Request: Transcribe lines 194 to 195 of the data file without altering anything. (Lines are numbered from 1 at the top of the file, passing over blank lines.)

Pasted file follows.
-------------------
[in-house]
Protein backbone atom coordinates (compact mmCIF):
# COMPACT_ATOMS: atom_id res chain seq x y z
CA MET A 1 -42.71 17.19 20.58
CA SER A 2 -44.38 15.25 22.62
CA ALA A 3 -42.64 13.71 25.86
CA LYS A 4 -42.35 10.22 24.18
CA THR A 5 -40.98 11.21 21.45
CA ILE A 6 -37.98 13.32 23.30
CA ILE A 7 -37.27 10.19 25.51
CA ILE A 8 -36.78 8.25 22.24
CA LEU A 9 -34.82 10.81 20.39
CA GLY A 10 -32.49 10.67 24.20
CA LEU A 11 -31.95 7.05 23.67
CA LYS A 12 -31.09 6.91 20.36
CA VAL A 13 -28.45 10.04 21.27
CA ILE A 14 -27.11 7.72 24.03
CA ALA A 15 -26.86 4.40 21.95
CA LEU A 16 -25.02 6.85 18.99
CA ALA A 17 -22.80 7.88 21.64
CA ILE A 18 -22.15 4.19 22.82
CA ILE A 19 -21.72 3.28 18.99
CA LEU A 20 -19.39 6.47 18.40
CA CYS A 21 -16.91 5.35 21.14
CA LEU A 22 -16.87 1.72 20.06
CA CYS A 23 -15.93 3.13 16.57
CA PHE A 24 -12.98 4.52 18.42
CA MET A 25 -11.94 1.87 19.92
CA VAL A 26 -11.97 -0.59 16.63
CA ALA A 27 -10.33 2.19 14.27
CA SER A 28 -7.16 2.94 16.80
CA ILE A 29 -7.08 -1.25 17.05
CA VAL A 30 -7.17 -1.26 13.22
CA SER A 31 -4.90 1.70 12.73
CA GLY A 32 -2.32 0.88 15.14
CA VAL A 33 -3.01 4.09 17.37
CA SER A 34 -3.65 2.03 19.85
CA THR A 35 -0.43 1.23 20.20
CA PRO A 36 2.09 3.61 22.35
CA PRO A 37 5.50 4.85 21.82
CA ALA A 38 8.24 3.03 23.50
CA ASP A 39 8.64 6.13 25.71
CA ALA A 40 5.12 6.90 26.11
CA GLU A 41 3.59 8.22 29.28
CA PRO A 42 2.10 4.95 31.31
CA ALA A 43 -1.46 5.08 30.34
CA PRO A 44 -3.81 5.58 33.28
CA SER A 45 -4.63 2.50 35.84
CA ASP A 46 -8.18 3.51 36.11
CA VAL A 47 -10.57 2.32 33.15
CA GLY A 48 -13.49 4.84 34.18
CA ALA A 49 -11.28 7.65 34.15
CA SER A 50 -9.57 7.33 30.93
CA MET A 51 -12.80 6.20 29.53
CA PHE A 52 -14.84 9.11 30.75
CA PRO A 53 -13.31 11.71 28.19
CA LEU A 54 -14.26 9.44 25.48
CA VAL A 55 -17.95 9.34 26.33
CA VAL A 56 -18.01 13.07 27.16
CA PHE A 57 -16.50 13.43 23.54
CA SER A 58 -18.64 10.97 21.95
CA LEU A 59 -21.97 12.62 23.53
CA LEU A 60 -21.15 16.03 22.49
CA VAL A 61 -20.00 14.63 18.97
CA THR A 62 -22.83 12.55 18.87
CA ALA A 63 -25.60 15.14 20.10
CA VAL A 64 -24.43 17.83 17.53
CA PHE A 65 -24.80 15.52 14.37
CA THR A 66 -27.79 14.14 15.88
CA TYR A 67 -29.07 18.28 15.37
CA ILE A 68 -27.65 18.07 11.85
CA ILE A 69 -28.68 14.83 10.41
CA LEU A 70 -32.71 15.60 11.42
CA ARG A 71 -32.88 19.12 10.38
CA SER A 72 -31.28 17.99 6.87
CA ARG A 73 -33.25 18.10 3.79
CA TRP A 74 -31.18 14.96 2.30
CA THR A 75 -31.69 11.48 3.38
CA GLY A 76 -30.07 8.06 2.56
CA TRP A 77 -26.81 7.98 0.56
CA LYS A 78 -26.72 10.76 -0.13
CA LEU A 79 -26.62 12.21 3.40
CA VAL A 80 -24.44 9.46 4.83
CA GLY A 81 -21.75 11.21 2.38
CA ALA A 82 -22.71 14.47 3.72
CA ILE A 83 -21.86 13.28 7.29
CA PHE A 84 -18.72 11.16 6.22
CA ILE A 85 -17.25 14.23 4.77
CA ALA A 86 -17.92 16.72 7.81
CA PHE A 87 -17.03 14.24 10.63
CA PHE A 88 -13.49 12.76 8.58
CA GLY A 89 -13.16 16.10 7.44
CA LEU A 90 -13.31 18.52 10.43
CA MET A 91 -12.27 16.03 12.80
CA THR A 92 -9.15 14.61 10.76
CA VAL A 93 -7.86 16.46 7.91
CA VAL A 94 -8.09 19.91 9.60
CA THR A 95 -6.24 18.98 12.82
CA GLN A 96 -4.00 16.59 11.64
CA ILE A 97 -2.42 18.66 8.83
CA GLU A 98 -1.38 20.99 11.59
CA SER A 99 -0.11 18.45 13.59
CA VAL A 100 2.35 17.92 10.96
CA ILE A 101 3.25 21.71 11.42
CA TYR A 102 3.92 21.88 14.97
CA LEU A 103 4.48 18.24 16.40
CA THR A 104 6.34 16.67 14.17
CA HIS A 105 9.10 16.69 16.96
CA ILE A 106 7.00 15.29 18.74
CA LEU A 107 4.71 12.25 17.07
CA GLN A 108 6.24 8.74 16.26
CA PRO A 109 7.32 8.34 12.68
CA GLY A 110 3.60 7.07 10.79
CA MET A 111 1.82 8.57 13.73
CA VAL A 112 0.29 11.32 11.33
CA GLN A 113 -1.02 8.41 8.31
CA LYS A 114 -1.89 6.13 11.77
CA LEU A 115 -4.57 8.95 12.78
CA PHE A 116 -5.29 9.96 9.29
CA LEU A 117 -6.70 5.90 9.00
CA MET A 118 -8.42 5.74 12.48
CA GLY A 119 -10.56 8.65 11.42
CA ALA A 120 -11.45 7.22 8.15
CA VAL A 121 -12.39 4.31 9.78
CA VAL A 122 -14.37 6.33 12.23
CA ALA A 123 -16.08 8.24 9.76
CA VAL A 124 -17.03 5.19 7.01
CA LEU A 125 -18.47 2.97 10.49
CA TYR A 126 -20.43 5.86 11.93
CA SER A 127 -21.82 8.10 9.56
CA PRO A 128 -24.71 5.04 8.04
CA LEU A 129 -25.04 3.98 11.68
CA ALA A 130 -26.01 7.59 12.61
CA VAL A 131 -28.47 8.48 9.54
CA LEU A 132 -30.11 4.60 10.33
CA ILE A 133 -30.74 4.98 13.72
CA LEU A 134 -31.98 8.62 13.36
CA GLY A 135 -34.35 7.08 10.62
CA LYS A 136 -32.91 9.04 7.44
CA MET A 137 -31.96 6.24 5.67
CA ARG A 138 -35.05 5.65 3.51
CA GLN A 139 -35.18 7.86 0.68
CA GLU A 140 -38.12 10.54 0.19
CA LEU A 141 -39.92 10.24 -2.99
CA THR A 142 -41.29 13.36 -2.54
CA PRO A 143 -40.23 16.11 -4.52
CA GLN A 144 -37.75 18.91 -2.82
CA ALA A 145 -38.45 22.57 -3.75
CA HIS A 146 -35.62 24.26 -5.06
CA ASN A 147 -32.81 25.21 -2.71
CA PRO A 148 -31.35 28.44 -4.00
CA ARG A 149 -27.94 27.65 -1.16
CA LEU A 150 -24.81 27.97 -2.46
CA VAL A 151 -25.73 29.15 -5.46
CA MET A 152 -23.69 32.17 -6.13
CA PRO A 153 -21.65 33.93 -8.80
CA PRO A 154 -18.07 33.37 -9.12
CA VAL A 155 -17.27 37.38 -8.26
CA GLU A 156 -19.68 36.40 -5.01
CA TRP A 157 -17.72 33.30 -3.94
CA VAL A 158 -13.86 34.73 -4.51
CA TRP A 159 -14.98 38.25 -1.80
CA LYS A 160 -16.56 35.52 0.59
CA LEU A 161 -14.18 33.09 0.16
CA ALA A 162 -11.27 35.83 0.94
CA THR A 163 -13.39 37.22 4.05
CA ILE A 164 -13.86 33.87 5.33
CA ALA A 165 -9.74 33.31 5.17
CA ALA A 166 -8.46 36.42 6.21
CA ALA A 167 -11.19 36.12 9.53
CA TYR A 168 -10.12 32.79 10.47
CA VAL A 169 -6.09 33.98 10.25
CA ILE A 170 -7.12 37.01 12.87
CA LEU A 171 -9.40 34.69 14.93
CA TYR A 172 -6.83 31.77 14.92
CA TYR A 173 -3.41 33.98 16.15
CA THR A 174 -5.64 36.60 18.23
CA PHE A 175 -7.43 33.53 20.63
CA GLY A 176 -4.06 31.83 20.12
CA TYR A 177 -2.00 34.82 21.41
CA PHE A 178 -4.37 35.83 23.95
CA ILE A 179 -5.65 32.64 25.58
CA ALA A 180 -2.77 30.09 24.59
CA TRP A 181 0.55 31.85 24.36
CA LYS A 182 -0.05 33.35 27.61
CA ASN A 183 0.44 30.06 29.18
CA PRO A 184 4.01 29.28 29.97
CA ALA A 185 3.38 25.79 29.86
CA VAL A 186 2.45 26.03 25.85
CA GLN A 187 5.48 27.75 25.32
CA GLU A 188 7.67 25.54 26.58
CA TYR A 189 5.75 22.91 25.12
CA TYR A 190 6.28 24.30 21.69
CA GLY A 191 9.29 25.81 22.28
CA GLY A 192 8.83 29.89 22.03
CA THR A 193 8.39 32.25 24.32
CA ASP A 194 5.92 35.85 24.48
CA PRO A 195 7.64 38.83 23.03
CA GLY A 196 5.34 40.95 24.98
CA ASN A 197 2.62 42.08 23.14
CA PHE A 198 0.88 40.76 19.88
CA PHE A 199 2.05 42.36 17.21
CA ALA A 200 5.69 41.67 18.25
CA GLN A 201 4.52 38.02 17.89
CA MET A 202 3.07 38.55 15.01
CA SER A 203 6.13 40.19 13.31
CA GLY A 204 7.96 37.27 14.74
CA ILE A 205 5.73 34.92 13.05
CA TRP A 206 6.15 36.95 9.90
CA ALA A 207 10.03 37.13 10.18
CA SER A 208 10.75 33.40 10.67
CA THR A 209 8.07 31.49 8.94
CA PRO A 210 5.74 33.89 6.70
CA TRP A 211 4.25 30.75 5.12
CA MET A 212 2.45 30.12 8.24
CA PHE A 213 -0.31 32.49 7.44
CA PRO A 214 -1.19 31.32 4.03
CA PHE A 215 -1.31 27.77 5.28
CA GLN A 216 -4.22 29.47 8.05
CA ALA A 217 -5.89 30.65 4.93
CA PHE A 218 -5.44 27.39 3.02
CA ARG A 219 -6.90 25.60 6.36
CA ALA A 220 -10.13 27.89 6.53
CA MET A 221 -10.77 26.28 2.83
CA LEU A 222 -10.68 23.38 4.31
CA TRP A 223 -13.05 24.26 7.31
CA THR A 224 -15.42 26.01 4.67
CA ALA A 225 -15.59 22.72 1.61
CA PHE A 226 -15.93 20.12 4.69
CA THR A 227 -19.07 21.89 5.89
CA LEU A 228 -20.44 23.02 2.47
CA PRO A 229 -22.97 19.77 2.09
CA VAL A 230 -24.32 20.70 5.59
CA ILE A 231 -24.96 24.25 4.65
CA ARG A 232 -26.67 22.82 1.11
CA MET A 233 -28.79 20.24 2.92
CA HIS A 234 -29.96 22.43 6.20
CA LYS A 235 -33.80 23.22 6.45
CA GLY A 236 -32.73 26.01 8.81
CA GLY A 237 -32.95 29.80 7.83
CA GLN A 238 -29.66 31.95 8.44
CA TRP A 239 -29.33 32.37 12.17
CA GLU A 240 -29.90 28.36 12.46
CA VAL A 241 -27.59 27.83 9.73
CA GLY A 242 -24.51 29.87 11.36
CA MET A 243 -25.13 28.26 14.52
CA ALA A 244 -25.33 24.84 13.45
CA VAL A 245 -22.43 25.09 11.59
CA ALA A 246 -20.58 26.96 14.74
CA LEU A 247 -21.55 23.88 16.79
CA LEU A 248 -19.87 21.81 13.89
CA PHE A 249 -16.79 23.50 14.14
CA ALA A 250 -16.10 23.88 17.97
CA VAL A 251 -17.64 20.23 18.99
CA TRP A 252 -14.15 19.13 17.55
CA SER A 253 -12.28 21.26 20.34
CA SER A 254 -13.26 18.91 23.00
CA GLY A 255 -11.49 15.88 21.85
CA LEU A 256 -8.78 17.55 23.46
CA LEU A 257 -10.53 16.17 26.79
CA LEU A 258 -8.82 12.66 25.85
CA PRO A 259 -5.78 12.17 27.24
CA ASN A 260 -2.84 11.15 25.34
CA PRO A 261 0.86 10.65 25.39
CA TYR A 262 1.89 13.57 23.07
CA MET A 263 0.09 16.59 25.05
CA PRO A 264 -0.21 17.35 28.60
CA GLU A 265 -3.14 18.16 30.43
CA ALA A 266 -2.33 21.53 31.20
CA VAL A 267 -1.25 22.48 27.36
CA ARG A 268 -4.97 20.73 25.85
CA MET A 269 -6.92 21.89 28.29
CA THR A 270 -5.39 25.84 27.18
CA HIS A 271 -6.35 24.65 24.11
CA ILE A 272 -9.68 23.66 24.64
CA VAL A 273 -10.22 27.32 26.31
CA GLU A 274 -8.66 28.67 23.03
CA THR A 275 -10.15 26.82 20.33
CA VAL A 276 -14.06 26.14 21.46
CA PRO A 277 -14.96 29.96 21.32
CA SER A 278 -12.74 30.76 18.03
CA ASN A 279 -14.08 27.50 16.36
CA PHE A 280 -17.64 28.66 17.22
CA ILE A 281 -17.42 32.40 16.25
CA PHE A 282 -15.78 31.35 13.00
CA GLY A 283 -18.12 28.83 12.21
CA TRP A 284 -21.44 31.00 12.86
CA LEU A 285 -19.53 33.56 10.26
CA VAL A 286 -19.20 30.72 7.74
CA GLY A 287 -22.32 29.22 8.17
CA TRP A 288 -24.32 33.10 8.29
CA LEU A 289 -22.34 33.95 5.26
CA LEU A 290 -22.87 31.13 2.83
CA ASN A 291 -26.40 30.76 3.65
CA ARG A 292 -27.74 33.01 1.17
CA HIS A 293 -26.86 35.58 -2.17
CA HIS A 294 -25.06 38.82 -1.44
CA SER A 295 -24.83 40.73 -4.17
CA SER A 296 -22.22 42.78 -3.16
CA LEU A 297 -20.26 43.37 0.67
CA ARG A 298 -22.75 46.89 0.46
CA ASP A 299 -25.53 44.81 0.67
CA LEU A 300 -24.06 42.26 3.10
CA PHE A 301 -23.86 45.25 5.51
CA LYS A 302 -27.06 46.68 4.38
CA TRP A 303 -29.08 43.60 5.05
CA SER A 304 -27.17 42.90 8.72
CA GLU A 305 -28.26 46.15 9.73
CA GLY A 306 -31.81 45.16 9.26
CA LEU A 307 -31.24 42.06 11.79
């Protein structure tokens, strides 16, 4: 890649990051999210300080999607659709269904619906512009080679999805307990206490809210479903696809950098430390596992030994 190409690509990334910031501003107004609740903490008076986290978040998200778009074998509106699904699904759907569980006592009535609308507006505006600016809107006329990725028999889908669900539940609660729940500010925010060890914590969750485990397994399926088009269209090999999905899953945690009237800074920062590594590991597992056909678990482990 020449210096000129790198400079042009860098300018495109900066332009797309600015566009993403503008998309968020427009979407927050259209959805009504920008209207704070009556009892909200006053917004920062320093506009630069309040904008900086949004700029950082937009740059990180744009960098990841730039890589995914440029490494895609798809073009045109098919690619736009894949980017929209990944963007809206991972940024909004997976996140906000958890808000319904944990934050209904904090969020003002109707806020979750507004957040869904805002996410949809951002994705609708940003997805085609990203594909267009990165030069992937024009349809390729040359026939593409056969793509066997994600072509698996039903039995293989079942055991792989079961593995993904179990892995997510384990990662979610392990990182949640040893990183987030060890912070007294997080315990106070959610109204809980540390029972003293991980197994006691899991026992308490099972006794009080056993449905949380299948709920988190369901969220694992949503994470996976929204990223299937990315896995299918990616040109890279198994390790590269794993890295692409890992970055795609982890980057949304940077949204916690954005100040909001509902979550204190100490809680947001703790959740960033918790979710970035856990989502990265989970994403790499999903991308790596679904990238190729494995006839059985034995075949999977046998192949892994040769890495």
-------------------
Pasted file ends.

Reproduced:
CA GLY A 191 9.29 25.81 22.28
CA GLY A 192 8.83 29.89 22.03